Some Possible Applications of Thermal Recovery in Utah
- R.E. Covington (Consultant, Vernal, Utah)
- Document ID
- Society of Petroleum Engineers
- Journal of Petroleum Technology
- Publication Date
- November 1965
- Document Type
- Journal Paper
- 1,277 - 1,284
- 1965. Society of Petroleum Engineers
- 1 in the last 30 days
- 236 since 2007
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The bituminous sandstones of the Rocky Mountain region have significant reserves of oil. Production costs of the reserves must be reduced to be equal to or lower than the cost of crude oil produced by conventional methods. Three Utah deposits alone, Sunnyside, Vernal (Asphalt Ridge) and Whiterocks contain proved reserves of 875 million bbl of oil and "possible" reserves in excess of one billion bbl. In addition, there are at least six more deposits of asphaltic sands which contain substantial reserves within the state.
The most important deposits in Utah from the standpoint of thermal recovery are those of the Sunnyside area, Carbon County, Utah and the Asphalt Ridge-Vernal deposits, Uintah County, Utah. Two other areas which have thermal recovery potential are the bituminous sandstones of the Whiterocks area, Uintah County, Utah and the San Rafael Swell-Nequoia Arch area in Emery, Wayne and Garfield counties, Utah.
A preliminary evaluation of these four areas is discussed from the standpoint of geology, reservoir engineering, costs, markets and future development possibilities. These four, and perhaps three of the six areas of lesser importance, compare favorably with areas now being developed by thermal methods in California, Oklahoma, Texas and Kansas.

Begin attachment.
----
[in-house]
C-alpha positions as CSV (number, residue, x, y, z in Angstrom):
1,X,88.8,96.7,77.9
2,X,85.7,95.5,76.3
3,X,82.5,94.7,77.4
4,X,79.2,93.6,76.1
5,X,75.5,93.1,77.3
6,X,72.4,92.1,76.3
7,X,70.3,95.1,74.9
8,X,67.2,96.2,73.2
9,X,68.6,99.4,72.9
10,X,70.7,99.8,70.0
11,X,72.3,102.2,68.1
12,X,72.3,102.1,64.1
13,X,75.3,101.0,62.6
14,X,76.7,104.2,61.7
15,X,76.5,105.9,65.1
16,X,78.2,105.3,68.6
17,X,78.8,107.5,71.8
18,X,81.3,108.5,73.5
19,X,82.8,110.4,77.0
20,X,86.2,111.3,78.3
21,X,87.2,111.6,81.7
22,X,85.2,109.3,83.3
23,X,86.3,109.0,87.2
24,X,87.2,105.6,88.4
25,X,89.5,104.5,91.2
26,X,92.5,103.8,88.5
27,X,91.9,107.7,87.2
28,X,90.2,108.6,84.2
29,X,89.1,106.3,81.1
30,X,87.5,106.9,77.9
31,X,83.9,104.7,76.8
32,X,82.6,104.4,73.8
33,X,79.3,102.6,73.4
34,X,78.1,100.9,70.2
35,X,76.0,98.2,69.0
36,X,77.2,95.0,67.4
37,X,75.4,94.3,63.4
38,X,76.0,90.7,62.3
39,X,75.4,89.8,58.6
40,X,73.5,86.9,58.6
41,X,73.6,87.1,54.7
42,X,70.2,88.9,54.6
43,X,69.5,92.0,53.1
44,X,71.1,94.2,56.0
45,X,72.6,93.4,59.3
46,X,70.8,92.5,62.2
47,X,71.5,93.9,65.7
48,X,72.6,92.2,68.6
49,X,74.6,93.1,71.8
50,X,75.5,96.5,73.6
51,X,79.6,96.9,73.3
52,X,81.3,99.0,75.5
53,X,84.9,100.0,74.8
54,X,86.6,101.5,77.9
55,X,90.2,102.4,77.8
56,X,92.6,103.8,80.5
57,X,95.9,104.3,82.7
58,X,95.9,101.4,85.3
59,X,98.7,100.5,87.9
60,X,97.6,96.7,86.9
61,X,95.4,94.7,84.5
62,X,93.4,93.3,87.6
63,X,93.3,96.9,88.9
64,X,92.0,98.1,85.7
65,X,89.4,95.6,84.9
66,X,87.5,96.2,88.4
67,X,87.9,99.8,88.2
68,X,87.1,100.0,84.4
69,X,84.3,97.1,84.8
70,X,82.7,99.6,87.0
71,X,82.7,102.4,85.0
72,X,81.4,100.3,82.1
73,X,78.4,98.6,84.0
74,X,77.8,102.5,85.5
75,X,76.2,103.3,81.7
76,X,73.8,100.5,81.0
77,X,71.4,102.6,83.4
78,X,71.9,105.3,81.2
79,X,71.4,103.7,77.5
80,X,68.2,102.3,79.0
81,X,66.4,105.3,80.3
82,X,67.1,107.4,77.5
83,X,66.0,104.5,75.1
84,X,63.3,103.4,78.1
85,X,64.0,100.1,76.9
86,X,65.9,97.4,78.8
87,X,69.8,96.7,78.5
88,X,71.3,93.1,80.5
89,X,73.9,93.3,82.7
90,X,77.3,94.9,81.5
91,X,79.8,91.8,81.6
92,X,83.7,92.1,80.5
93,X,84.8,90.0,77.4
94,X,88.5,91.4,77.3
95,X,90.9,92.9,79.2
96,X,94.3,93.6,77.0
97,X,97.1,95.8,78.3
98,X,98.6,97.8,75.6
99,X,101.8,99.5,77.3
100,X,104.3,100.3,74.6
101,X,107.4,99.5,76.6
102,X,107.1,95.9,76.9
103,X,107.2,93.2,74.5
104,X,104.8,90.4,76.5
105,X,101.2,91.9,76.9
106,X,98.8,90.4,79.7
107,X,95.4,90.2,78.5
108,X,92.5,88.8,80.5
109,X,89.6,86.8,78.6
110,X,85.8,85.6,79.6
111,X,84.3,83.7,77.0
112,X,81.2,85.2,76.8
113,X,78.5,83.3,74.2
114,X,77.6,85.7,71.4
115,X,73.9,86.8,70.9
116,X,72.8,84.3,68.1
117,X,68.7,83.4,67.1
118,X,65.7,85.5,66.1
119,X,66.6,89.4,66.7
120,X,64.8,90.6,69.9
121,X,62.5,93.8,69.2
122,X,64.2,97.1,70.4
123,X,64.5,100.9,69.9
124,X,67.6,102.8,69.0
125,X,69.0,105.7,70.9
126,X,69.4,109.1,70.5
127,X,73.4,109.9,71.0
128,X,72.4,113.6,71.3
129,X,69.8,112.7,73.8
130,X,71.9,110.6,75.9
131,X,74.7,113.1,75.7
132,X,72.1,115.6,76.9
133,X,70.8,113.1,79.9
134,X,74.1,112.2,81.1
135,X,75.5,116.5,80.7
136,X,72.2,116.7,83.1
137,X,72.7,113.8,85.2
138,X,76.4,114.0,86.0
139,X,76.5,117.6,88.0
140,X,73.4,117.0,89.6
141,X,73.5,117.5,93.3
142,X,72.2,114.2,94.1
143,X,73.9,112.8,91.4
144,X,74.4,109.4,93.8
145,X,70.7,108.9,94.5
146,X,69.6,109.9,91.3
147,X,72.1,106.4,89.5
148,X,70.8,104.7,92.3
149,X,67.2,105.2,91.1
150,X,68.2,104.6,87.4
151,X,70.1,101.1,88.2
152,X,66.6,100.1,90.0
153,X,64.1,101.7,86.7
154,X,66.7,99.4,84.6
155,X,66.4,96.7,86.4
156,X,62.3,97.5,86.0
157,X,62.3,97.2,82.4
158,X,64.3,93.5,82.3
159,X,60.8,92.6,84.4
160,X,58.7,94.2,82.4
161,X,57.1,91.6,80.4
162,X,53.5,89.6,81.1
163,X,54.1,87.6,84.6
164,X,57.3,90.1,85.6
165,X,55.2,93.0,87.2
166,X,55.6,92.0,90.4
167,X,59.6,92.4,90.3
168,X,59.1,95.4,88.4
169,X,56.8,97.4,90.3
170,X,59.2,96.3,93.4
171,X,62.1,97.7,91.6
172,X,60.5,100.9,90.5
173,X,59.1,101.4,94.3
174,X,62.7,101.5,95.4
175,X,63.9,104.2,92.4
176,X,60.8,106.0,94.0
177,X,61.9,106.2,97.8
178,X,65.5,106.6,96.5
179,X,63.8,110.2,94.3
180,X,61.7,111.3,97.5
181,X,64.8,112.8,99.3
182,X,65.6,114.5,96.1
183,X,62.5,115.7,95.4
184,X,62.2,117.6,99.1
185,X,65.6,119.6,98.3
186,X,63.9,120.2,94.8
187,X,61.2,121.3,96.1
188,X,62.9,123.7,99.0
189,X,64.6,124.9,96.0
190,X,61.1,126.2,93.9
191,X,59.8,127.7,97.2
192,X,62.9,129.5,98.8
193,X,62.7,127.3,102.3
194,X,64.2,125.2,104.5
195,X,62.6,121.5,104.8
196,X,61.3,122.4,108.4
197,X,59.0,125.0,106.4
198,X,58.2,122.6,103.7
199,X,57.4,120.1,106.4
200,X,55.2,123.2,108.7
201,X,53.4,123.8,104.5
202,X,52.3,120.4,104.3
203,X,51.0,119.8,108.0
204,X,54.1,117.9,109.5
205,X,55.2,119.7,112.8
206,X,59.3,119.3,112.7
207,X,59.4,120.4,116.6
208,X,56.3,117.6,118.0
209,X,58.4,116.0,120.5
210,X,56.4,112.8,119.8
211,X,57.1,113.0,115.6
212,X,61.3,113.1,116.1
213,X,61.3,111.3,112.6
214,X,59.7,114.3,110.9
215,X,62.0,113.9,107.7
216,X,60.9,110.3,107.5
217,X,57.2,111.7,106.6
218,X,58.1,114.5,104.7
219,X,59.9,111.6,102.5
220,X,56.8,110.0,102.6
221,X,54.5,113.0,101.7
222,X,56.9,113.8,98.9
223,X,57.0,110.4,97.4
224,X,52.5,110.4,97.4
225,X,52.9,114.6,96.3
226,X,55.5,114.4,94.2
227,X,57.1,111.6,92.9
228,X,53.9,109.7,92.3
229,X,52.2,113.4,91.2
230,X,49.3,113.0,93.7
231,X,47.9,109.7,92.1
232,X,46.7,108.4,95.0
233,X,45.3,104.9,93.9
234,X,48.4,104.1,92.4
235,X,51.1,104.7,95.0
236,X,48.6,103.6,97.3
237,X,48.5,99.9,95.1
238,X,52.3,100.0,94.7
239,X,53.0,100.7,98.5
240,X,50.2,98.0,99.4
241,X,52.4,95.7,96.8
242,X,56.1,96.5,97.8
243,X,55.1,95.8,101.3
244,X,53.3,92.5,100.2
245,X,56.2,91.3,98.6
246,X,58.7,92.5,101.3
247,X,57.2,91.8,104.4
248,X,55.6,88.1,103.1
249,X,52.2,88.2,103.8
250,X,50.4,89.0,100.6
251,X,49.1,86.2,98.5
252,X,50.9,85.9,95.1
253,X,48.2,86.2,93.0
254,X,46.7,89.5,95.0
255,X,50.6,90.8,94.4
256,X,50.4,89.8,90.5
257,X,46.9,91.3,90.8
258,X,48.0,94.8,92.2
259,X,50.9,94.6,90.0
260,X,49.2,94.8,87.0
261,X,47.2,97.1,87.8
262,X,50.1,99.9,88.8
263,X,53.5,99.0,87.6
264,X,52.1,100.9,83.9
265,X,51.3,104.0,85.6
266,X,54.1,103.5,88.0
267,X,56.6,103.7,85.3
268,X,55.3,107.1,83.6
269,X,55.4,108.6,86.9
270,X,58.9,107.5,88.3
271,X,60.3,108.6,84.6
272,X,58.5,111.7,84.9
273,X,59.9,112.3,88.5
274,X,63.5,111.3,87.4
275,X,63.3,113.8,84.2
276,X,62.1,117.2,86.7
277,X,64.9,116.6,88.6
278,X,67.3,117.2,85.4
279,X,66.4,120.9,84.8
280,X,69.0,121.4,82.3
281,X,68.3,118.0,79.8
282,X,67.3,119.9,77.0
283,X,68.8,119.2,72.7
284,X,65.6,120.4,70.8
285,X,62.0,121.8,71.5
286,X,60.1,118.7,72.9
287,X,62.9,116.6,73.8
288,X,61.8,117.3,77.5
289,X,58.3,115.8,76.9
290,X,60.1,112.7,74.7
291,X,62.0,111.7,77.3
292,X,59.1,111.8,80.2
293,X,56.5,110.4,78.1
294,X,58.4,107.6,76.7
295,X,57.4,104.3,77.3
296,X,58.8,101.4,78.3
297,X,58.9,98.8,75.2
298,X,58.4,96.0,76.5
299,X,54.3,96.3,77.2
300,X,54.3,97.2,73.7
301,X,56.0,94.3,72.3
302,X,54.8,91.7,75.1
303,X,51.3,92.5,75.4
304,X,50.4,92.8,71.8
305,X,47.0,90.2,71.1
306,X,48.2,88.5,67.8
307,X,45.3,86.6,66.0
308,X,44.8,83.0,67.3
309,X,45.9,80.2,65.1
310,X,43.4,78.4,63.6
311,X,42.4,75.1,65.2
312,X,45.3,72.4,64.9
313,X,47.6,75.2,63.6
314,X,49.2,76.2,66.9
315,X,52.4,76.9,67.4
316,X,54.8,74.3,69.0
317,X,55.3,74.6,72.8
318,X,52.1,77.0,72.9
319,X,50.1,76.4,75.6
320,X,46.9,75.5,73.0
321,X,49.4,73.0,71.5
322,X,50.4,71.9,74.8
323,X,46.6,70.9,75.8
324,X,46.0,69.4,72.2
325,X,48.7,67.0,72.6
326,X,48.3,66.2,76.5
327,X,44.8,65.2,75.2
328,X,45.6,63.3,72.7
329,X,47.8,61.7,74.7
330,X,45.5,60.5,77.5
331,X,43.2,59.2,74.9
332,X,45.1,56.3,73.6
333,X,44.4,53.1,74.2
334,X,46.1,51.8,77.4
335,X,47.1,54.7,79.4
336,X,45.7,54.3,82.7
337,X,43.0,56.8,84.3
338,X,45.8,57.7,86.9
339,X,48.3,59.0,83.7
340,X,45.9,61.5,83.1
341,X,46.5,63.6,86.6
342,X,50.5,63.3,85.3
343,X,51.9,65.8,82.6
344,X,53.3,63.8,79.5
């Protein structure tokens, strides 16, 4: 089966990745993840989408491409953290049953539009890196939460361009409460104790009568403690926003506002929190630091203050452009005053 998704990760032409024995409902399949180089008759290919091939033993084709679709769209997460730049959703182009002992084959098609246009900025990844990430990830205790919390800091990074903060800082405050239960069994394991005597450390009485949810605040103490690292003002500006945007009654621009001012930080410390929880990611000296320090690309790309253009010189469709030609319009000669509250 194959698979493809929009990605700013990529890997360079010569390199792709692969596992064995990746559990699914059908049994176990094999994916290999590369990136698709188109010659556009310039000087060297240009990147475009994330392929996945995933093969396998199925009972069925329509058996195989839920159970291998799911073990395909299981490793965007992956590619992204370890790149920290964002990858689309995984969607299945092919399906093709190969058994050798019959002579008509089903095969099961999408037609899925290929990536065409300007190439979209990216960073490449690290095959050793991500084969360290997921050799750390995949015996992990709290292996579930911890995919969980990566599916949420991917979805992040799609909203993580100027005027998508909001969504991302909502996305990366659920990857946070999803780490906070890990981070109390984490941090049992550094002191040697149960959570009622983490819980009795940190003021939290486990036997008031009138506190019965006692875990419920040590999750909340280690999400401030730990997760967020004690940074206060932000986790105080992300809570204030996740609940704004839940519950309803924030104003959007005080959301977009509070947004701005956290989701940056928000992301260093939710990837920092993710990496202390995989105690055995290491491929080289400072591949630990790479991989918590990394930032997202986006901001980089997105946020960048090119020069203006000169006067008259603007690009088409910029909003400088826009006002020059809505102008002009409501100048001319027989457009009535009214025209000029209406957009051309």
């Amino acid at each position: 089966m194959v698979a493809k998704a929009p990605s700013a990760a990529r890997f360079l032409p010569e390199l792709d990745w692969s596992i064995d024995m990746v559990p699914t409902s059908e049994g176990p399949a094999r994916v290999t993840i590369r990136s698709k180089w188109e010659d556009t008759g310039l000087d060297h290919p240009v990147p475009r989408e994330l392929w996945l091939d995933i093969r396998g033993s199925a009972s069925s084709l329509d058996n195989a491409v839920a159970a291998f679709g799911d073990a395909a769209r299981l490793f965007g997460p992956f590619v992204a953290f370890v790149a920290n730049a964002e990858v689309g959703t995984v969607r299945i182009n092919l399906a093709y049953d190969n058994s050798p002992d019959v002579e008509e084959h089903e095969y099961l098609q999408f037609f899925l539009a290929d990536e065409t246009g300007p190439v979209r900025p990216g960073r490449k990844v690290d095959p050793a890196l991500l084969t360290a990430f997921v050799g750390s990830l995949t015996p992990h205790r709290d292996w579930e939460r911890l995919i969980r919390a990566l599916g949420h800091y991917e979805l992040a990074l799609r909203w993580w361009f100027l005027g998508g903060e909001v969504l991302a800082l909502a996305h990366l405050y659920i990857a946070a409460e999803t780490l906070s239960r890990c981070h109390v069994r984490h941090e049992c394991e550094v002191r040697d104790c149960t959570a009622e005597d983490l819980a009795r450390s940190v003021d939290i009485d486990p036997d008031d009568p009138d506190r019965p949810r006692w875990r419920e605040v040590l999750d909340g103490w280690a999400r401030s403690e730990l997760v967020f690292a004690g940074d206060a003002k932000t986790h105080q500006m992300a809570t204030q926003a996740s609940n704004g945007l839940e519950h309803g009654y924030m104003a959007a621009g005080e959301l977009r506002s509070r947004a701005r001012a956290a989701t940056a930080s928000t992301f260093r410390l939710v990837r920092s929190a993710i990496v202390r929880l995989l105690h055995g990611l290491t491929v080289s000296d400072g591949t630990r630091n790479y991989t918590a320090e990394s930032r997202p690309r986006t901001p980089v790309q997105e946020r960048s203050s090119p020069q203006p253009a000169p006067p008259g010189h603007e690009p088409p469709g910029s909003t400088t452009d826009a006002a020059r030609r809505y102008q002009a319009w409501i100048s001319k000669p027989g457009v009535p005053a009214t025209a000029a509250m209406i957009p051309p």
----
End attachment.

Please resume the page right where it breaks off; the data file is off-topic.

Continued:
The threat of large-volume, low-cost imported oil moving into the United States, combined with ever increasing exploration, drilling, completion and production costs, makes it imperative that the American oil industry take a long, hard look at the tremendous amount of oil in the bituminous sandstone deposits, in oil shale reserves and in shallow-to-moderate-depth depleted or semidepleted fields where production has declined beyond the point of profitable return on production costs.
For example, prior to 1950 the only method considered at all feasible for producing the bituminous sandstones of the Rocky Mountain region was by either conventional or strip mining and extracting the bitumen through various types of separation processes.
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